Creating Word building blocks to efficiently reuse content is easy. Sharing them can be difficult, unless you know where Word stores them.
Building blocks are parts of a document that you reuse. By saving this content as a building block, you gain quick access to it for reuse. Beginning with Word 2007, you'll also find a collection of built-in building blocks that you might find useful, but you might not realize they're building blocks at all. For instance, on the Insert tab, in the Pages group, you can choose from several cover page building blocks.
Besides cover pages, there are a number of built-in building blocks, such as predefined headers and footers. Almost any time a gallery of predefined options is available, you're utilizing building blocks. For more general information on using building blocks, read Working More Efficiently with Word 2007's New Building Blocks.
Sharing building blocks
Once you add a number of building blocks, you might want to share them with others. Word stores custom building blocks in templates and you decide which template will do the storing when you create the block. It's a simple process complicated somewhat by the number of places you can store them. All custom building blocks are stored in one of three templates:
- Word's building blocks template, Building Blocks.dotx.
- Word's basic document template, Normal.dotm.
- Any custom template you might specify.
Sharing all your custom building blocks isn't as simple as it might first seem, if you've been storing them in different templates. When you save a custom building block, the interface will provide the option to choose the template: Building Blocks.dotx, Normal.dotm, and any custom templates that might be available locally (not shown below).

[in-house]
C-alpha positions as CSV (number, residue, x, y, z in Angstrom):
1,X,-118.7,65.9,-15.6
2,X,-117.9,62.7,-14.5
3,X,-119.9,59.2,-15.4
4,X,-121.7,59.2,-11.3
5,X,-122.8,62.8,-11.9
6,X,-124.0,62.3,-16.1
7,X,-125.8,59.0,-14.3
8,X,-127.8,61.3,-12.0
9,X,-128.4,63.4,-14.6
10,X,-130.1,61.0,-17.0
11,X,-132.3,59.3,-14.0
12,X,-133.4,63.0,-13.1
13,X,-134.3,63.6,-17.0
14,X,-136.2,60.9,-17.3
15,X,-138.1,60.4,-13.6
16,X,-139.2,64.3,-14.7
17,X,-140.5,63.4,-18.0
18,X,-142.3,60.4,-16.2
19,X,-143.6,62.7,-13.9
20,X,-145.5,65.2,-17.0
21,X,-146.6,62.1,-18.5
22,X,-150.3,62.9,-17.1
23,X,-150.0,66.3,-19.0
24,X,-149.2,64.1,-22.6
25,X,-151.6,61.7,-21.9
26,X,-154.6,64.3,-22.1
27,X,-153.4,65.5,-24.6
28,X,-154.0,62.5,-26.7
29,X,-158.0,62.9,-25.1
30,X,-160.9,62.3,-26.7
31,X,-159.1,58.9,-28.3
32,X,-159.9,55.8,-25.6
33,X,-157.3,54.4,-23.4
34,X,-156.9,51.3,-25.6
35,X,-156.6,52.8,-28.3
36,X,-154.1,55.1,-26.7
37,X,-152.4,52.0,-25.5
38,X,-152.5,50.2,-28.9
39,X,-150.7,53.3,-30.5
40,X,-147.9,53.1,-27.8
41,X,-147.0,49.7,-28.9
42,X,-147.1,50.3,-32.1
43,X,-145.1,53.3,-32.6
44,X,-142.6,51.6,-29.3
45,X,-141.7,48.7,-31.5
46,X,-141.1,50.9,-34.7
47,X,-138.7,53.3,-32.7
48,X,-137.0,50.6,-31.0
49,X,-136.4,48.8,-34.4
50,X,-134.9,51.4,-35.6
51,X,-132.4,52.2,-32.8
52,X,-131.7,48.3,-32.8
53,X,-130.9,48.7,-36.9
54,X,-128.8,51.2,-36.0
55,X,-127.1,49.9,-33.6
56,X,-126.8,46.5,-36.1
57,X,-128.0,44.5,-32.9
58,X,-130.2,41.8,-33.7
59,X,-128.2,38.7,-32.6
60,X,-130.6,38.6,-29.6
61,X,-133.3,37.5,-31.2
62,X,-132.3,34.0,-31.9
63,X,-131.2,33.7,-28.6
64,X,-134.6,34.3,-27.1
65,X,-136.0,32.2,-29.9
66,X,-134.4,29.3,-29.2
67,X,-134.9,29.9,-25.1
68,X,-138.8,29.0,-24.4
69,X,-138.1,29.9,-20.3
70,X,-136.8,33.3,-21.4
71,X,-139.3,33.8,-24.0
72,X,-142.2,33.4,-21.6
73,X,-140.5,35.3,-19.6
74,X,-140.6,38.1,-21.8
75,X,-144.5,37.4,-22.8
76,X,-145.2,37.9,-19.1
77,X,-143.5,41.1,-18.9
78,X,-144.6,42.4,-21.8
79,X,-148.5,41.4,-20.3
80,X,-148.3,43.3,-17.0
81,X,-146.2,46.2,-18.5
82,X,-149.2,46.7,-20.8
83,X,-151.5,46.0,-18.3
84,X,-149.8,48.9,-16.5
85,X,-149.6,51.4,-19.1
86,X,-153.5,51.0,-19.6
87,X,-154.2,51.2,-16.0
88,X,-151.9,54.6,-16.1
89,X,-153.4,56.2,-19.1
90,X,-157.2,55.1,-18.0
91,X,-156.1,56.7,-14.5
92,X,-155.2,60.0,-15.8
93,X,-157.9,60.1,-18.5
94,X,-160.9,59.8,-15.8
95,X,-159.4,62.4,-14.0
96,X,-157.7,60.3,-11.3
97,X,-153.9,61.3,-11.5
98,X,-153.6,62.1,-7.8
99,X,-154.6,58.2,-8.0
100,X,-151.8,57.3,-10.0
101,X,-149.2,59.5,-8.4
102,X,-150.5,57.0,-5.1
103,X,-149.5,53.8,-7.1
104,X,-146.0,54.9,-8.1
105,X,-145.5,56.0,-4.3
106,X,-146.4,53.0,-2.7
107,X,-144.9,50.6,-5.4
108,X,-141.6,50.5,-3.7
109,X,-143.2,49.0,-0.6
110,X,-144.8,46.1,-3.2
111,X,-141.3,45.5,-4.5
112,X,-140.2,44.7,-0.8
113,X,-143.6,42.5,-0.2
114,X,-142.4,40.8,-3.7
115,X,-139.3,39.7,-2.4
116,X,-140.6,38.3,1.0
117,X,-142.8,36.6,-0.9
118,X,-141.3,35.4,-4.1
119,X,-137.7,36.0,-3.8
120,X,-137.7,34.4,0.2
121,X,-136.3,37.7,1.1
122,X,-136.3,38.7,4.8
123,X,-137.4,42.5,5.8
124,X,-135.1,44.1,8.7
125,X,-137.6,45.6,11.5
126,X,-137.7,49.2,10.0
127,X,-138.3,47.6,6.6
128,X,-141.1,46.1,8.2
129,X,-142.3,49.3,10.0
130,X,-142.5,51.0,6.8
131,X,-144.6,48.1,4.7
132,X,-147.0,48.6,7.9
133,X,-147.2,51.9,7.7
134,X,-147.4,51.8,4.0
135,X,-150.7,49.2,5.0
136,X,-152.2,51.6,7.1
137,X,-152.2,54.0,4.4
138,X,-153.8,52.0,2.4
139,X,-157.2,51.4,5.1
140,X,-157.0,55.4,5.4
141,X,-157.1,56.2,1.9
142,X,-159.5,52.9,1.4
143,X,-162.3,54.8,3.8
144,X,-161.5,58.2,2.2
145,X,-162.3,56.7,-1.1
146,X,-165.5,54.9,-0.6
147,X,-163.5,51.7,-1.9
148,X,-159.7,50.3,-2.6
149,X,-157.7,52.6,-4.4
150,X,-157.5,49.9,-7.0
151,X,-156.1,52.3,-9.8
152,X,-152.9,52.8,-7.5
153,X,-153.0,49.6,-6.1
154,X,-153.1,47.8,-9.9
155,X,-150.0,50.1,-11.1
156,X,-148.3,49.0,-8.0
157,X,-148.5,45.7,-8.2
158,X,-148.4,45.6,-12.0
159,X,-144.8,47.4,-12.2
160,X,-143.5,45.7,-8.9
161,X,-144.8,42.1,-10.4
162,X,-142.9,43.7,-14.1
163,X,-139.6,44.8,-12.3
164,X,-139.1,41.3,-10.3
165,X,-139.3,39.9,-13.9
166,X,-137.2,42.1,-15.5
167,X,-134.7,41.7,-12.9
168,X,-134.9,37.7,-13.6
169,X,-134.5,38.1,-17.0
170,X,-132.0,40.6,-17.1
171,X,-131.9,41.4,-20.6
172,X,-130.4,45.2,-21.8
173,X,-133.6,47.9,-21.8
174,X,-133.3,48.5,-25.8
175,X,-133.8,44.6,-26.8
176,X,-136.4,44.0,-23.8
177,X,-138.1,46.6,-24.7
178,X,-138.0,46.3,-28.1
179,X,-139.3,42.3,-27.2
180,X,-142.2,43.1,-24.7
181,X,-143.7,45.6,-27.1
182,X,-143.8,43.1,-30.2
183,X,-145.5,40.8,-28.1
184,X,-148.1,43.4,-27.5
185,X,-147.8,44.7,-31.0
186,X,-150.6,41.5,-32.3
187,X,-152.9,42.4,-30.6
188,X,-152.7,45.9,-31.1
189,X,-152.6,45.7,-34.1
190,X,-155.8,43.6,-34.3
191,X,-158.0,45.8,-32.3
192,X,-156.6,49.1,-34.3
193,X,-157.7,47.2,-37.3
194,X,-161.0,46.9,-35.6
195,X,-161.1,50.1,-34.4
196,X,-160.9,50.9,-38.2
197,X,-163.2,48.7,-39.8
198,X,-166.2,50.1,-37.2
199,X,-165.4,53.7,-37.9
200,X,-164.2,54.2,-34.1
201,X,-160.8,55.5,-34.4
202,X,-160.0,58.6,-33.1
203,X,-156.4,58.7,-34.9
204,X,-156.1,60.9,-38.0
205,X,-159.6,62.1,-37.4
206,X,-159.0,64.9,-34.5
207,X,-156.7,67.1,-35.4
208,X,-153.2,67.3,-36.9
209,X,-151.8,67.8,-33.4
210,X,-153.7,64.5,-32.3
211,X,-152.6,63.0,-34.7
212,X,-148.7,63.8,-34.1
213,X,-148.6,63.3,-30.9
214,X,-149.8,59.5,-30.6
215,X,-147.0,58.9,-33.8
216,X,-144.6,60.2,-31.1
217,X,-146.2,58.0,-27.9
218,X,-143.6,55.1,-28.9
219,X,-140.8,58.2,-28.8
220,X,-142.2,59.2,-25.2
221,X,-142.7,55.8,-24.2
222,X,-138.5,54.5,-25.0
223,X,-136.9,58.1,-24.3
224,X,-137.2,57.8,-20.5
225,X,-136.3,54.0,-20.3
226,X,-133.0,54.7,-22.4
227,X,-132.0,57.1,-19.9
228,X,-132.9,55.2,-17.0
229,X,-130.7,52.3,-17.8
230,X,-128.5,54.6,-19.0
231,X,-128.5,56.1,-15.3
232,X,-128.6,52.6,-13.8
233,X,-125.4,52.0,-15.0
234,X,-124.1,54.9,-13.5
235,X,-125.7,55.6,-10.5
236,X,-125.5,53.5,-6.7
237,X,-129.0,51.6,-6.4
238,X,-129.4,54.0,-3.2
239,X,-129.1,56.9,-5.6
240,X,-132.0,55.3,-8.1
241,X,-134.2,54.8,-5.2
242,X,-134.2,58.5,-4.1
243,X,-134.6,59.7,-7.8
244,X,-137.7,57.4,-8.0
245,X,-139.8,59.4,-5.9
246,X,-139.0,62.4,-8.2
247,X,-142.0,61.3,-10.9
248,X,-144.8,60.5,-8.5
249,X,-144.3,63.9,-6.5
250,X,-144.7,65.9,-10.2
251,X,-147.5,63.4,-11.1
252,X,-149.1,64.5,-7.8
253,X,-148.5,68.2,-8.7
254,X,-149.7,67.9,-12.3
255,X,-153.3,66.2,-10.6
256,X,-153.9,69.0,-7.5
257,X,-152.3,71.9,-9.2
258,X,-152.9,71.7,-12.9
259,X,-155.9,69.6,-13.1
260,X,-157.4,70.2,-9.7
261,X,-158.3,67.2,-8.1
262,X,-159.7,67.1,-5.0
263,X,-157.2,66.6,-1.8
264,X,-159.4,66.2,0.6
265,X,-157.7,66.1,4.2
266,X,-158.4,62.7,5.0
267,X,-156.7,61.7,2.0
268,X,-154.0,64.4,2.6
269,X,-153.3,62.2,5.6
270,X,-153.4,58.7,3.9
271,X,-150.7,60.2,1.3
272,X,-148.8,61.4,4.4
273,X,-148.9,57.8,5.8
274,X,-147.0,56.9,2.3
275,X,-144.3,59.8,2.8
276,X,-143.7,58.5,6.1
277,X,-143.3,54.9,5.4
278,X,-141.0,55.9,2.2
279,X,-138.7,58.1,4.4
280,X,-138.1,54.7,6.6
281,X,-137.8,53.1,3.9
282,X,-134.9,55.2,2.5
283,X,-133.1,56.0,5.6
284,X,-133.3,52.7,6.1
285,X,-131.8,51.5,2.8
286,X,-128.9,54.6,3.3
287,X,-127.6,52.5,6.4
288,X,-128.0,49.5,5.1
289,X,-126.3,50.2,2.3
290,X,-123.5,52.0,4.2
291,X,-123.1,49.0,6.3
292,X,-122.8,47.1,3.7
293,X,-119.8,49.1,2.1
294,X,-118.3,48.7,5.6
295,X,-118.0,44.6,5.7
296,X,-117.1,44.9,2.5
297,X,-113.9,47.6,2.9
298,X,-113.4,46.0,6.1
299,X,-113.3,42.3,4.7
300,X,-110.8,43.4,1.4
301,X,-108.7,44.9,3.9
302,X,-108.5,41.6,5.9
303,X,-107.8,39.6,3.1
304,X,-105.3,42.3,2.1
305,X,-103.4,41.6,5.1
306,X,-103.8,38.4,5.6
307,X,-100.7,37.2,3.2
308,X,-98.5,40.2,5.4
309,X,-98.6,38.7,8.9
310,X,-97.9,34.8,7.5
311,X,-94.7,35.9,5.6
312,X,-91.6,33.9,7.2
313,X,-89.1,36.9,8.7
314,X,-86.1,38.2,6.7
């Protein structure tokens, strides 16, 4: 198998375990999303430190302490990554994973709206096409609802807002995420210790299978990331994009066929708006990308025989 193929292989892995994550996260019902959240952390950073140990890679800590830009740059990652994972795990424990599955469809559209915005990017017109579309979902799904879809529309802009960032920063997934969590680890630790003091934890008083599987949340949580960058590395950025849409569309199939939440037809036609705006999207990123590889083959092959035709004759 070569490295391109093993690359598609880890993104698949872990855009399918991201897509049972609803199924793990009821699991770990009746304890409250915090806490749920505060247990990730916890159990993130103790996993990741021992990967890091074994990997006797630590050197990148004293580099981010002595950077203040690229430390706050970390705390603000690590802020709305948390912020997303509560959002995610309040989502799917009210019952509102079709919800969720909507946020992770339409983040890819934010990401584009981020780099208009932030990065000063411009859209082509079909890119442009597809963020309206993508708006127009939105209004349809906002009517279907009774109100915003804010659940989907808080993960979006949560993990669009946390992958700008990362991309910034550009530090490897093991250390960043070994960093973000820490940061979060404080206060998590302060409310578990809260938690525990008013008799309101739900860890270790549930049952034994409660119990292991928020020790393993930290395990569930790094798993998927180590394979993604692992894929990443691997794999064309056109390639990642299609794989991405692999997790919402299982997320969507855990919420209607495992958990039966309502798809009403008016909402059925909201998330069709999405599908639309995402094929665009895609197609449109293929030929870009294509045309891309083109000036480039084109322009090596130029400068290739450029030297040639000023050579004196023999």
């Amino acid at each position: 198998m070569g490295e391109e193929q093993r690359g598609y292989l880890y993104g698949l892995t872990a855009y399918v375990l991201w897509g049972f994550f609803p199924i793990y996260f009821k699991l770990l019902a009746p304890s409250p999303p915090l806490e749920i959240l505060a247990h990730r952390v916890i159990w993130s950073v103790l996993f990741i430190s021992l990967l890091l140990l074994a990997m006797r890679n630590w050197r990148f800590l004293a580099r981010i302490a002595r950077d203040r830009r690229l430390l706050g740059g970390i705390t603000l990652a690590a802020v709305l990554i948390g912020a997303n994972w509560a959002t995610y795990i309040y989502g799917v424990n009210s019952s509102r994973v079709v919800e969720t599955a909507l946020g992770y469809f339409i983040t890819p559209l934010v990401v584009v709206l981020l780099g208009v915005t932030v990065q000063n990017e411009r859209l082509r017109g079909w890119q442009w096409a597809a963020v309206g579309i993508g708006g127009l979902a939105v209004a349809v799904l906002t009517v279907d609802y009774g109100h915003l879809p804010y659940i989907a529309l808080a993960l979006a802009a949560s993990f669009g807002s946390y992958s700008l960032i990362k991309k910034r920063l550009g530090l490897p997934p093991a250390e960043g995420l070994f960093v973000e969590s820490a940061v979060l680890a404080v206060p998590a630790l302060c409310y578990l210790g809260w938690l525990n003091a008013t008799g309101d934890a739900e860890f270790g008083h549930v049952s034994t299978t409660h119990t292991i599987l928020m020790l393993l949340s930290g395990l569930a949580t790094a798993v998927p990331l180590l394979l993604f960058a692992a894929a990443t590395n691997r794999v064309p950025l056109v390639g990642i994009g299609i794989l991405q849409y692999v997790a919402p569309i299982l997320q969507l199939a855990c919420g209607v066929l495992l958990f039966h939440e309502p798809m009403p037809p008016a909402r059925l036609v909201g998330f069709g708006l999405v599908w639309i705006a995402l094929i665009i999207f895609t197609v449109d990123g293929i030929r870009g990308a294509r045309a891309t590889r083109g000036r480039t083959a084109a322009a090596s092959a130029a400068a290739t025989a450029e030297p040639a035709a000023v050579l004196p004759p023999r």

For better or worse, Building Blocks.dotx is the default, and many custom building blocks end up in the same template with the built-ins. If you're moving your file from one system to another, it works fine. Sharing with others is problematic. When other users overwrite their Building Blocks.dotx file with yours, they lose any custom building blocks they've stored in that template. (There's a solution though, so keep reading.)
If you've stored custom building blocks in your Normal template, you can distribute Normal to share the building blocks, but I don't recommend that route. Users will lose any customization they've added to their own Normal template when they replace their file with yours.
Sharing custom building blocks efficiently takes a bit of strategic planning:
- To include custom building blocks for specific types of documents, add them to a special template. When users create new documents based on this template, those custom building blocks will be available. All you have to do is distribute the template and show users how to save it and use it. The custom building blocks in the template will be available only via the specialized template.
- If you want custom building blocks available for all documents, put a template containing them into the appropriate directory (see below). Word loads all templates in this special directory, combining them all into appropriate galleries. In this case, these template files are just holding files for your custom building blocks. They're not the type of template you would base a new document on. To share these custom building blocks, distribute them with instructions on where the users should save them.
Where to look
Users will find Building Blocks.dotx in a special folder named Document Building Block:
- Drive:\Users\<username>\AppData\Roaming\Microsoft\DocumentBuilding Block\
- Drive:\Documents and Settings\Administrator\Application Data\Microsoft\Document Building Blocks\1033\14
- Drive:\Program Files\Microsoft Office\Office12\Document Parts\1033
You might find this folder in a variety of paths. If you don't locate it quickly, use Windows Search. Be mindful of replacing existing templates - that may or may not be what you intend to do. Remember, once you add a custom template to this folder, Word will allow you to save new custom building blocks to it, and those building blocks will be available to all documents.
- Five tips for creating content building blocks in Word 2010
- Five tips for making Word 2007 Building Blocks more useful
- Working more efficiently with Word 2007's new building blocks